#Sikhum­buzane goes vi­ral

Chronicle (Zimbabwe) - - Worldwide - Bon­gani Ndlovu

A DAY after Zim­bab­weans com­mem­o­rated King Mzi­likazi’s death at Mh­lahlandlela on the out­skirts of Bu­l­awayo, the coun­try’s old­est foot­ball club High­landers com­pleted a mem­o­rable dou­ble over arch ri­vals Dy­namos at Bar­bour­fields Sta­dium.

High­landers FC was founded in 1926 by King Loben­gula’s grand­sons, Al­bert and Rhodes, di­rect de­scen­dants of King Mzi­likazi, founder of the Nde­bele na­tion.

Just as King Mzi­likazi formed his king­dom by con­quer­ing other na­tions and in­te­grat­ing them into his king­dom, High­landers FC also prides it­self in em­brac­ing peo­ple of di­verse cul­tures, hence it’s called ithimu yelizwe lonke (team of the na­tion).

It is against this back­drop that Bosso fans from all walks of life this week ex­pressed their de­light about beat­ing Dy­namos on var­i­ous so­cial me­dia plat­forms, which they lit­tered with pic­tures, videos and memes prais­ing their team and lam­poon­ing their bit­ter foes.

World lead­ers such as South African Pres­i­dent Ja­cob Zuma and America’s Barack Obama were used to make fun of Dy­namos through hi­lar­i­ous memes.

“DeMbare nezvi­huta same same ku­naka (DeMbare and quail bird meat are the same, they are both de­li­cious),” read one meme that had SA pres­i­dent Zuma.”

An­other one that had Ma­hatma Ghandi read: “iDeMbare bakithi (Woe unto DeMbare).”

One that had a child hold­ing a cup as if say­ing: “MaDeMbare zve­league kan­gan­wai iyo ndiyo cup ya­muchasimudza gorerino (DeMbare fans for­get about the league, this is the only cup you will raise this year).”

A pop­u­lar meme de­picted chil­dren gig­gling with words added which said: “Se­sis­aba nokuh­leka, kozekuthwe sih­leka iDem­pare (We’re now afraid to laugh, as peo­ple will think we’re laugh­ing at DeMbare).”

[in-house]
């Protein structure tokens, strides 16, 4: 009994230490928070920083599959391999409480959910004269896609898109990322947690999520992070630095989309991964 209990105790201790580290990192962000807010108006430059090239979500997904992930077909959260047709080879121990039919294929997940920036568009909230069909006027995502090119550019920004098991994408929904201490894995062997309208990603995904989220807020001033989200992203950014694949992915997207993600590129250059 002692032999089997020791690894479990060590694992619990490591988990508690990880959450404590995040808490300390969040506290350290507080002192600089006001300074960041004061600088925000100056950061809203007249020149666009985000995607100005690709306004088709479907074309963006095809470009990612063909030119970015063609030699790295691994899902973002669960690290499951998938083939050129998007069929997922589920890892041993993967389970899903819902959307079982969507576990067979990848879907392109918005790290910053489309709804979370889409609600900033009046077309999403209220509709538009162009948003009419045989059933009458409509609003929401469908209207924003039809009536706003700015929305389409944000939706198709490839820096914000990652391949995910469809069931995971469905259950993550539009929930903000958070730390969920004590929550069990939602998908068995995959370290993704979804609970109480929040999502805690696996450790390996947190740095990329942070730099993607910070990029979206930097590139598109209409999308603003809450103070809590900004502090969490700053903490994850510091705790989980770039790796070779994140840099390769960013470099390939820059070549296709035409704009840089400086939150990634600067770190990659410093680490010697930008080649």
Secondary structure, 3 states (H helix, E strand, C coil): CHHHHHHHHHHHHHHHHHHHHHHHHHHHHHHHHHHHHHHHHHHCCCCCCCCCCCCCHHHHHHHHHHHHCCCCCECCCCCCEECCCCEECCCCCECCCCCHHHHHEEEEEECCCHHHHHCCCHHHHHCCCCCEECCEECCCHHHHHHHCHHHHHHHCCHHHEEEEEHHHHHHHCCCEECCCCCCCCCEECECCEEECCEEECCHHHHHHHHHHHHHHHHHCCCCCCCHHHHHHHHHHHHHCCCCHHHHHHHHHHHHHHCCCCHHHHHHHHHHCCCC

Some also shared pic­tures of cel­e­bra­tions at Dr Joshua Nkomo’s statue at the in­ter­sec­tion of 8th Av­enue and Joshua Mqabuko Nkomo Street in Bu­l­awayo.

Videos of fans cel­e­brat­ing all over the city, coun­try and other parts of the world were also shared show­ing what it meant to them to com­plete a league dou­ble over their neme­sis.

Bosso had last beaten DeMbare home and away in the league way back in 2006 and last Sun­day’s feat was sweet for their fol­low­ers. The vic­tory also co­in­cides with High­landers FC’s on­go­ing 90 years cel­e­bra­tions.

Yes­ter­day, some foot­ball fans on var­i­ous so­cial me­dia plat­forms even sug­gested that our sis­ter pa­per B-Metro’s ban­ner head­line should have read Mourn­ing after pill short­age after Bosso win in­stead of Morn­ing after pill short­age after Bosso win.

Other fans con­demned the me­dia for in­sin­u­at­ing that High­landers was a foot­ball team ex­clu­sively for one tribe.

This fol­lows the promi­nence given to a pic­ture of a de­ranged fan on the back page of a lead­ing news­pa­per at Bar­bour­fields Sta­dium car­ry­ing a plac­ard in­scribed with tribal slurs.

Ex­press­ing their dis­plea­sure on Twit­ter and Face­book, fans ques­tioned why pic­tures of Bosso fans car­ry­ing nu­mer­ous ban­ners con­demn­ing trib­al­ism, hooli­gan­ism and vi­o­lence were not pre­ferred over the of­fen­sive mes­sage.

They warned that such se­lec­tive re­port­ing was dan­ger­ous and could un­in­ten­tion­ally in­sti­gate ex­actly the op­po­site of what the me­dia in­tended.

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